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India sets plans for bidding off 20GW-30GW of solar power per year – starts with 3-6GW/month

India has laid out plans to auction off 20.6GW of solar power in their 2017-2018 fiscal year, with an additional plan to auction off 30GW in 2018-19 and the same 2019-20.

This volume is part of a 100GW goal of solar power to be built by 2022 as part of the country’s goal of 175GW of Renewable Energy.

In February of 2015, India announced the plans to build 175GW of renewable energy. The goals are to gain energy from four renewable sources – 100GW solar, 60GW wind, 10GW bio-power and 5GW of small hydropower. As of September 1, 2017 22% of the 175GW of renewable energy had already been built (more than half of this coming from wind power).

The plans for the solar volume are broken down into separate bids in 2017-18, excluding 3.6GW of projects already bid. Before the end of 2018’s fiscal year in April – the following bids will occur –

  • 3GW in December 2017
  • 3GW in January 2018
  • 5GW in February 2018
  • 6GW in March 2018

I thought it fitting to compare the size of these soon starting monthly bids being done by a single country, to the total global volume of solar power installed in 2007 and 2008 – 2.5 and 6.4GW, respectively. To bid 30GW a year would mean an average of ‘one 2007 global capacity per month.’

Annually, after 2017-18, the press release noted plans to auctions off 30GW in each of the fiscal years 2018-19 and 2019-20. This would mean total solar volume at 80GW for the years 2017-2020. Government data suggests about 14.7GW of solar was built as of September 30th.

That would leave 5.3GW of solar power for the years 2020-21 – less volume than is planned to be bid in the month of February or March next year.

The plans to bid wind projects were also laid out. 60GW of wind is planned in total before 2022 – with 32.7GW of it already commissioned. 8GW is planned for 2017-18  – with 10GW per year expected in 2018-19 and 2019-20. Bids in January and March are estimated to be 1.5-2GW each.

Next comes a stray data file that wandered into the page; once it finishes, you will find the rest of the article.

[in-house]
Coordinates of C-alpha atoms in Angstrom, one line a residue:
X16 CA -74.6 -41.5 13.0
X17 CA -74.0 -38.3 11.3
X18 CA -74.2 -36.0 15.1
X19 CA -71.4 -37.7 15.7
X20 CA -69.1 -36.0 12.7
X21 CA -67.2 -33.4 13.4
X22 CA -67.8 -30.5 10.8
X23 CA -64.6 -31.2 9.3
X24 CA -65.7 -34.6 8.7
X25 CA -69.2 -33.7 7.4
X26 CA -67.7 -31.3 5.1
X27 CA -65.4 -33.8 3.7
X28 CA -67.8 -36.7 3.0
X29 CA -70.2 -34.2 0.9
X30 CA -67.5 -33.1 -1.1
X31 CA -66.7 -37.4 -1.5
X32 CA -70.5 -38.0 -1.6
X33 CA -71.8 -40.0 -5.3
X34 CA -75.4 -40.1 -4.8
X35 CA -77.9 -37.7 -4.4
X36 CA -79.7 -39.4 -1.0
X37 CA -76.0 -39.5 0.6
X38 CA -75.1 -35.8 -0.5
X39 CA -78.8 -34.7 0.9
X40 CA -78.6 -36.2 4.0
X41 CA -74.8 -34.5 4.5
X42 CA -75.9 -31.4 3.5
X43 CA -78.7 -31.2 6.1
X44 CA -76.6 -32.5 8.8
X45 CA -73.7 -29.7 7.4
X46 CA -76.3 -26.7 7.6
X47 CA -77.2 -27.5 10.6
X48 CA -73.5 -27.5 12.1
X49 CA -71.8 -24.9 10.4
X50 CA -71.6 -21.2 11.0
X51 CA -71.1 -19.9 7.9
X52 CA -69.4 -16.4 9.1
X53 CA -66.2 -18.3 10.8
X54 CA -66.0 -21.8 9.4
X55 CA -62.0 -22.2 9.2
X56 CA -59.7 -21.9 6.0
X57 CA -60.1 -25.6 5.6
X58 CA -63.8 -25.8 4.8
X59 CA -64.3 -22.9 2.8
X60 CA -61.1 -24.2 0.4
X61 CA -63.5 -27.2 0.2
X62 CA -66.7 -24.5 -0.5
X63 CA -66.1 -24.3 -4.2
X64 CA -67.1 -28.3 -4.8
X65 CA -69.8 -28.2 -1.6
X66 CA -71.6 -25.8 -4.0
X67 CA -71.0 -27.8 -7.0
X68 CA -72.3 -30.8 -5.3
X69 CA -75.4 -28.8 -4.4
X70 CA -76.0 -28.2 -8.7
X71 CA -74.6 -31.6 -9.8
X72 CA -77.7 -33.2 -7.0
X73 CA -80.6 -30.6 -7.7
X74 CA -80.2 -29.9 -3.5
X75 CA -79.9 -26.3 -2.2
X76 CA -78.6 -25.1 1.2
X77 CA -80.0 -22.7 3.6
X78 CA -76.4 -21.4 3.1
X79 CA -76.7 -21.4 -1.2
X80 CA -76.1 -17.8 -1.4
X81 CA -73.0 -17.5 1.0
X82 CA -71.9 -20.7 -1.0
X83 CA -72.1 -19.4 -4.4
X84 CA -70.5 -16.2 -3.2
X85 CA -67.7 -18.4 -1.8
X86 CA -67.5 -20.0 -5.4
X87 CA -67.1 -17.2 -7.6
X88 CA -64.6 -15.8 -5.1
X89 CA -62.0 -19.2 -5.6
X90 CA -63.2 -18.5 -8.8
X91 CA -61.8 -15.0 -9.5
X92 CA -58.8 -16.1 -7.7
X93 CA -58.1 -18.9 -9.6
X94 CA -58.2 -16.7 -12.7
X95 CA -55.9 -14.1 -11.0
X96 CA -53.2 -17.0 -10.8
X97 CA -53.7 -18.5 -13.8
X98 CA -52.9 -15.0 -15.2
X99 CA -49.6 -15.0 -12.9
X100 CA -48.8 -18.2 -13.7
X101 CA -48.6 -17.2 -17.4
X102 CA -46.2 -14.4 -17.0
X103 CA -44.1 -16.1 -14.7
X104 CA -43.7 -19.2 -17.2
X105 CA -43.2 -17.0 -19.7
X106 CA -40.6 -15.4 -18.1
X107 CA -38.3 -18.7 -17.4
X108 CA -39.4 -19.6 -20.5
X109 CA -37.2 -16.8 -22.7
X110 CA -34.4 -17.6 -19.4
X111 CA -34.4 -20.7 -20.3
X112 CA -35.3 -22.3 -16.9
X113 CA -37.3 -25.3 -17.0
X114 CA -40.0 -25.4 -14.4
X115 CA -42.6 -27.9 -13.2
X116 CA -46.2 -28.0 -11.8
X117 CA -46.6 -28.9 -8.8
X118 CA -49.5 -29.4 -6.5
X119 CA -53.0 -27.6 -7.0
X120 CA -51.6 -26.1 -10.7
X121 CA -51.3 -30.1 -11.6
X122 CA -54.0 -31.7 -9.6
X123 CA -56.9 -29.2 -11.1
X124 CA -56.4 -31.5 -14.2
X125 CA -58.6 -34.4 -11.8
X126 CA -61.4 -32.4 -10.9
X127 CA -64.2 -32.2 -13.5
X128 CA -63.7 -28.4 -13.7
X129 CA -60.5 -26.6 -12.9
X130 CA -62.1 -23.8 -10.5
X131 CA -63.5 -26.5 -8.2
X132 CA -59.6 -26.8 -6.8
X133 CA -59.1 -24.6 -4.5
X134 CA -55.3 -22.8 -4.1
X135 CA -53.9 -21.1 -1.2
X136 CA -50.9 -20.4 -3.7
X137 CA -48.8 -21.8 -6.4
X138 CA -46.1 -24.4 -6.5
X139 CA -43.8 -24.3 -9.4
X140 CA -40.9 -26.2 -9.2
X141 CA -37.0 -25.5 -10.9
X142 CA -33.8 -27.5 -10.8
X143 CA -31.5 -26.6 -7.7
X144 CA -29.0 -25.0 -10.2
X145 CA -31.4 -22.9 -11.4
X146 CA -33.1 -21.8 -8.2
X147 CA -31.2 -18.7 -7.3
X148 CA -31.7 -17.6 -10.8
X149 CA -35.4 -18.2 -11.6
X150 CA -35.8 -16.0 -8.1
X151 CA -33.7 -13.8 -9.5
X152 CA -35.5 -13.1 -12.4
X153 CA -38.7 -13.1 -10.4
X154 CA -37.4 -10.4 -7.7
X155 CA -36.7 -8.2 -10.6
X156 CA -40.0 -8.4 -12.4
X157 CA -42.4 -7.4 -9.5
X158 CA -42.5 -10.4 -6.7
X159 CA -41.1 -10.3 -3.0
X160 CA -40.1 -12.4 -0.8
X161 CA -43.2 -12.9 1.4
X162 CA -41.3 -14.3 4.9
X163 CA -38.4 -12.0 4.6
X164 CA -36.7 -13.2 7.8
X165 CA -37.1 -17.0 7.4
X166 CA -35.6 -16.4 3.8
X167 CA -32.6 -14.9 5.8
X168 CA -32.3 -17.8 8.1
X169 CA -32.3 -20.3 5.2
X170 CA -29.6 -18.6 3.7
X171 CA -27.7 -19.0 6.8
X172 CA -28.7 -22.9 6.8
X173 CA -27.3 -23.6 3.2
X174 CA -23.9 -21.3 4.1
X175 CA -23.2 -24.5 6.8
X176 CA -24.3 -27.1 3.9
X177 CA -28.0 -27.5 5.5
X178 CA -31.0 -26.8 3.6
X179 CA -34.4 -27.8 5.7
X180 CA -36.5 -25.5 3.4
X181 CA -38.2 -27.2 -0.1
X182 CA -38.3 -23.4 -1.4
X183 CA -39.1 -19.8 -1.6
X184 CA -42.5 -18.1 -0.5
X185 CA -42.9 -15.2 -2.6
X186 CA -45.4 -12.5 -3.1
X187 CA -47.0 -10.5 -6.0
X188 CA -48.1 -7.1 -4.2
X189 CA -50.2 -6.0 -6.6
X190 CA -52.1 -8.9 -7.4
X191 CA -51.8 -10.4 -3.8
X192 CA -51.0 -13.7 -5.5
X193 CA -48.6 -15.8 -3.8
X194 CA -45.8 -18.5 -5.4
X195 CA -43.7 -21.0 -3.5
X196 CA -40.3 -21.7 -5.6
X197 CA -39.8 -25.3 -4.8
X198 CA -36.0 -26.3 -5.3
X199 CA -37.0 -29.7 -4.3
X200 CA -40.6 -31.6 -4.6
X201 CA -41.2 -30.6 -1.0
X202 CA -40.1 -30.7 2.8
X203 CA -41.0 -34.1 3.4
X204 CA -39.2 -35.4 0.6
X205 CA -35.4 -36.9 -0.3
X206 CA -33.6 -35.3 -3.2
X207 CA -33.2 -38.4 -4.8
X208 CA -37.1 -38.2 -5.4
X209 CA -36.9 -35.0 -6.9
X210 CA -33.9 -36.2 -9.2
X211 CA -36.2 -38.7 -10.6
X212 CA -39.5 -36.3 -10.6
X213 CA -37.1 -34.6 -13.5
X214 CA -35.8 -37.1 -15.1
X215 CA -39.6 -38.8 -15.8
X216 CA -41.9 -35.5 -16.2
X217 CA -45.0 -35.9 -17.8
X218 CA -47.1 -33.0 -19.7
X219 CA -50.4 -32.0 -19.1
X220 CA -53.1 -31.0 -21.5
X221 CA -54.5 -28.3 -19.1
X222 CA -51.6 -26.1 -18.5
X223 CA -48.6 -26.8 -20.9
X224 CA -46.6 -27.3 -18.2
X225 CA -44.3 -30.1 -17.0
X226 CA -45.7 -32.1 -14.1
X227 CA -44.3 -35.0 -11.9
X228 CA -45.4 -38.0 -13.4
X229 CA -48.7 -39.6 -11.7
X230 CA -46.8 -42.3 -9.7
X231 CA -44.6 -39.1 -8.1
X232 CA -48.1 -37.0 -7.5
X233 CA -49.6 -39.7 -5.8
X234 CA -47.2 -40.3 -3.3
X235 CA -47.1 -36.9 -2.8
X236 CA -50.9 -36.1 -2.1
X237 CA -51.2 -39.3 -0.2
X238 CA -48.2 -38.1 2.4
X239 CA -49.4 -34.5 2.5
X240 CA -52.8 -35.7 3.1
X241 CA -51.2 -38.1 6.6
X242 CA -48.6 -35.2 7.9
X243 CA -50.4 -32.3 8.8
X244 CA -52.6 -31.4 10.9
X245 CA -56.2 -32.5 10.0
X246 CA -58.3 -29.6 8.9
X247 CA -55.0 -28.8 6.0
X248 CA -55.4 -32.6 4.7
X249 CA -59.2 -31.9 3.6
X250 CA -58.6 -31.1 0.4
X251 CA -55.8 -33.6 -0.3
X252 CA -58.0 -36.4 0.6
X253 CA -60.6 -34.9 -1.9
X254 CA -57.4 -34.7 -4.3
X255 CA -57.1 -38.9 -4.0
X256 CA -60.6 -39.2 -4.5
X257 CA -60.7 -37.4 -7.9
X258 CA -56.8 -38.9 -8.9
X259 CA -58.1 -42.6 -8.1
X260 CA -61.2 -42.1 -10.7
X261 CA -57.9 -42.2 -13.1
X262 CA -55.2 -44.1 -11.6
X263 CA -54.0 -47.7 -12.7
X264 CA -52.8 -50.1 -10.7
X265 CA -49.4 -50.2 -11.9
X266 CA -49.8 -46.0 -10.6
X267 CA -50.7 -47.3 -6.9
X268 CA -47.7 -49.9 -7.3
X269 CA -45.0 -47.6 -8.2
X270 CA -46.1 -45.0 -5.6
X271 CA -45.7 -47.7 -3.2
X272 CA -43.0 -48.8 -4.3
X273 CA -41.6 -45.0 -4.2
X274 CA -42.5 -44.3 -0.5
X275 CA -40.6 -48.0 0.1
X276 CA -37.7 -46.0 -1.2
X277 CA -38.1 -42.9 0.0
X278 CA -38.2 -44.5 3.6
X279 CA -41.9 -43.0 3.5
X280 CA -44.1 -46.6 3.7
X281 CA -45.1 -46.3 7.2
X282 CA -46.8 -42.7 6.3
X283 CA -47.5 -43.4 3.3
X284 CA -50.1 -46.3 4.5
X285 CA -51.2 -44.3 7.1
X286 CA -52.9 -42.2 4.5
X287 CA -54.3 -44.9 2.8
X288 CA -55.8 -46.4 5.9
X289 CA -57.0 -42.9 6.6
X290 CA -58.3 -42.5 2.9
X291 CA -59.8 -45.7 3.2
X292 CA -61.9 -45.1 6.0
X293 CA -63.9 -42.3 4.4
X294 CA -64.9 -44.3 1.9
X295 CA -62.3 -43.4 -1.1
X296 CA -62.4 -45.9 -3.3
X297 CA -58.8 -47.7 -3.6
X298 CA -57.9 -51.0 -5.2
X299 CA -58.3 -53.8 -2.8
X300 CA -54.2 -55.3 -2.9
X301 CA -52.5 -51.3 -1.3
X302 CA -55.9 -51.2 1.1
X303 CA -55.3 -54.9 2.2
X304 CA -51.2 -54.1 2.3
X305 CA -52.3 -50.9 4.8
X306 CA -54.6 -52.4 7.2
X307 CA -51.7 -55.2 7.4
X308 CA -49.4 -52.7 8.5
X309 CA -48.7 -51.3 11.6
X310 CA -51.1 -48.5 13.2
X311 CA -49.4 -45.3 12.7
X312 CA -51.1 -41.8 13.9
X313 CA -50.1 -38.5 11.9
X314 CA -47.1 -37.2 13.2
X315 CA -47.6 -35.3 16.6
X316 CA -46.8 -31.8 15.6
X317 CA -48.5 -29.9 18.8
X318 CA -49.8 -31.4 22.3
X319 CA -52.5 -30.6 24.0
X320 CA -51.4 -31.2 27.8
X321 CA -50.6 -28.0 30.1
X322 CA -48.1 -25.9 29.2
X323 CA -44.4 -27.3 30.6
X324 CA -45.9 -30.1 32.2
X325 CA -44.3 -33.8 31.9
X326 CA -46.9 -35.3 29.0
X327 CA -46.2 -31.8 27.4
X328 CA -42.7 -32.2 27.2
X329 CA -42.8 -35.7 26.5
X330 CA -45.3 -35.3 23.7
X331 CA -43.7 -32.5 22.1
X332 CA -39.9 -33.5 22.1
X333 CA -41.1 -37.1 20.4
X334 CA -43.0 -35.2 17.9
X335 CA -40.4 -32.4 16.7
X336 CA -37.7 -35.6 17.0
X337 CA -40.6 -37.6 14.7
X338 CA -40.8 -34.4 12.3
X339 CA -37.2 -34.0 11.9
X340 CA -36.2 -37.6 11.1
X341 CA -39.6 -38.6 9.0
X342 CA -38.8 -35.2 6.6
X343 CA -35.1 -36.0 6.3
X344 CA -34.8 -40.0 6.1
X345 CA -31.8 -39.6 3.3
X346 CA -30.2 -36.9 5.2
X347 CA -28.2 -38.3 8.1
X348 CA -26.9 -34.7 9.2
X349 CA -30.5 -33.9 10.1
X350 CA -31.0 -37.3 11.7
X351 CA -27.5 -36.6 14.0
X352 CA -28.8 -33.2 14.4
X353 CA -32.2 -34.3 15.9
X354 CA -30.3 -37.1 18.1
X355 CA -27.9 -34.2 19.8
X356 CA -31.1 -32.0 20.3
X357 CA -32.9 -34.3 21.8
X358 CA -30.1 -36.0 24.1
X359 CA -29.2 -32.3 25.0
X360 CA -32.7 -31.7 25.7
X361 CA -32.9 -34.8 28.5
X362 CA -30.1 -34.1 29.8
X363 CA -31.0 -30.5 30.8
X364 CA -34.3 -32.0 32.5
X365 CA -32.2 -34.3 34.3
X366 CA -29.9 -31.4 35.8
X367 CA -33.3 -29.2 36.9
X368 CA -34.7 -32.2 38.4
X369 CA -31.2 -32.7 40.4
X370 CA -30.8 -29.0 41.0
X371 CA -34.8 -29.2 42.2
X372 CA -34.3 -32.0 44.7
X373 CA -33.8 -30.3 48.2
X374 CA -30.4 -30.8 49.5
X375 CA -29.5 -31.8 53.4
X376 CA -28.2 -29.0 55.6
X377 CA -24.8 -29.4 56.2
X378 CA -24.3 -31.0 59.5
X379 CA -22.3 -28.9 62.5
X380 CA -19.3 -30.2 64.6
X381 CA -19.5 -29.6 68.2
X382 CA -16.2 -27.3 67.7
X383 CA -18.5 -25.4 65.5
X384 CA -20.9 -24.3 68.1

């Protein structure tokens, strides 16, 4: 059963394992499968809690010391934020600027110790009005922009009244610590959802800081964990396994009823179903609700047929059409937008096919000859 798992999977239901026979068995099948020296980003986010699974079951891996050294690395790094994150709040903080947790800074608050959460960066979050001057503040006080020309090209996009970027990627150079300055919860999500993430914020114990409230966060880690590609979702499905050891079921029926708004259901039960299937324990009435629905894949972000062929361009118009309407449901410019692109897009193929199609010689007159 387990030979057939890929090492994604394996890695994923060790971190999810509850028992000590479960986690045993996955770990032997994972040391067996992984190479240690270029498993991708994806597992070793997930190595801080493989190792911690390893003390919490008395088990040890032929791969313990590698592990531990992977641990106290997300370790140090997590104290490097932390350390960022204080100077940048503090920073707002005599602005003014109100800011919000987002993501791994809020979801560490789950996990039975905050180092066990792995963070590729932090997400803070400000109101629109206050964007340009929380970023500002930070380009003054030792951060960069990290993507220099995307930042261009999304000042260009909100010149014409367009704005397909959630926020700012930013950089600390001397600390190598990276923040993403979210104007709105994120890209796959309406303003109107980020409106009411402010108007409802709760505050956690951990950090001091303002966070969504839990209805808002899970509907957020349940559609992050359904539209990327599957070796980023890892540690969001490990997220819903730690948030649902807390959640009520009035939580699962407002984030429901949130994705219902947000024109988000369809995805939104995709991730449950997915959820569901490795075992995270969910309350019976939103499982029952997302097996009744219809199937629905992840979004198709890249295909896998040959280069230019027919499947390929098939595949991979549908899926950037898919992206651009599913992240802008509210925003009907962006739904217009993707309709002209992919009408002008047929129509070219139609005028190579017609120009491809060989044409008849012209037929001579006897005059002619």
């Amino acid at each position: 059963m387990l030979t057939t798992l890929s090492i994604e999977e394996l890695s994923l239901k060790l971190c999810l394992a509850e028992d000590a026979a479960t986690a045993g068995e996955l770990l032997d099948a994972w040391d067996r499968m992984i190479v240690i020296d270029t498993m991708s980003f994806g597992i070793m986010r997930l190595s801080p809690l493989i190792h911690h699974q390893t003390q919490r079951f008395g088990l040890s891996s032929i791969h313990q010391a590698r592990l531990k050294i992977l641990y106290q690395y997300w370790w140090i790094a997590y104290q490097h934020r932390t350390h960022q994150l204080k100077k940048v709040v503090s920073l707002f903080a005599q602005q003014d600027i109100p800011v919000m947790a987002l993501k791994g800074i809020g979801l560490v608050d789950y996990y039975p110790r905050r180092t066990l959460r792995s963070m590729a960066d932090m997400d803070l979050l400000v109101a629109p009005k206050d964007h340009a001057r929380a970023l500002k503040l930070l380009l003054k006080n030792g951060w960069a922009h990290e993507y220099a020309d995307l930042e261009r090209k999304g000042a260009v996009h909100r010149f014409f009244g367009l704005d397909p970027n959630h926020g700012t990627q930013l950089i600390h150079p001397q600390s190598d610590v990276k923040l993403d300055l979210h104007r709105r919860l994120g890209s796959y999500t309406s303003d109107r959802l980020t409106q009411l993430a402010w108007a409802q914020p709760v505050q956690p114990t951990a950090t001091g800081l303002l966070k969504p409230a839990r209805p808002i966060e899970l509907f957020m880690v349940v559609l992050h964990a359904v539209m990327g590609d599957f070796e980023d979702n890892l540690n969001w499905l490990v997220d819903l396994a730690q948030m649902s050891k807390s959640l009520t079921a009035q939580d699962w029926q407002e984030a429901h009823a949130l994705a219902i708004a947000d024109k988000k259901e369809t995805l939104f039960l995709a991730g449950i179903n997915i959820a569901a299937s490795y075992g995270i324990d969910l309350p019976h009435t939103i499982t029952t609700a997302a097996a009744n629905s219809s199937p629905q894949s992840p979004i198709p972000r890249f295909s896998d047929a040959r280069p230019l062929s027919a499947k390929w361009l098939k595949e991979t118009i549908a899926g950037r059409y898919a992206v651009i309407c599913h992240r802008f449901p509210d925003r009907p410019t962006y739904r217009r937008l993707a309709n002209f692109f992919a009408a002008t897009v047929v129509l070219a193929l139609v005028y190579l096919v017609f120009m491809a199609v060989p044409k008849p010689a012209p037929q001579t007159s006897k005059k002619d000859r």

India recently started a program to give solar panels plus batteries to all private households that had no electricity in a bid to electrify 100% of the population by the end of 2018.

The average US residential installation is 0.0000053GW  (5.3kW) – with the total volume installed for the USA in 2016 being 14.7GW.

Electrek’s Take

India is aiming to join China as a solar electricity superpower. China has already laid its stake in 2017 with probably greater than 50GW of solar power going in the ground. India sees this and sees an importance in trying to keep up with its neighbor.

Truly, this clean energy rivalry might come to benefit the broader earth very much so.

Part of the goal of this announcement is to create a domestic solar panel industry for 20GW/year of manufacturing capacity. Already in 2016, India led the globe in announcements for new solar panel manufacturing capacity. However – according to some reports – 85% of solar panels sold in the recent years as India has installed 14GW of solar have come from China.

Much like in the USA, there have been many headlines talking about potential trade sanctions regarding solar panels from foreign entities. There is a definite geopolitical aspect to solar panel manufacturing that is catching the attention of heads of state around the world.

Many of humanity’s recent military actions have involved oil. If our transition to electric cars and heating continues, it might be that we must still fight to keep the spice flowing, but instead of oil – it’s going to be electricity.

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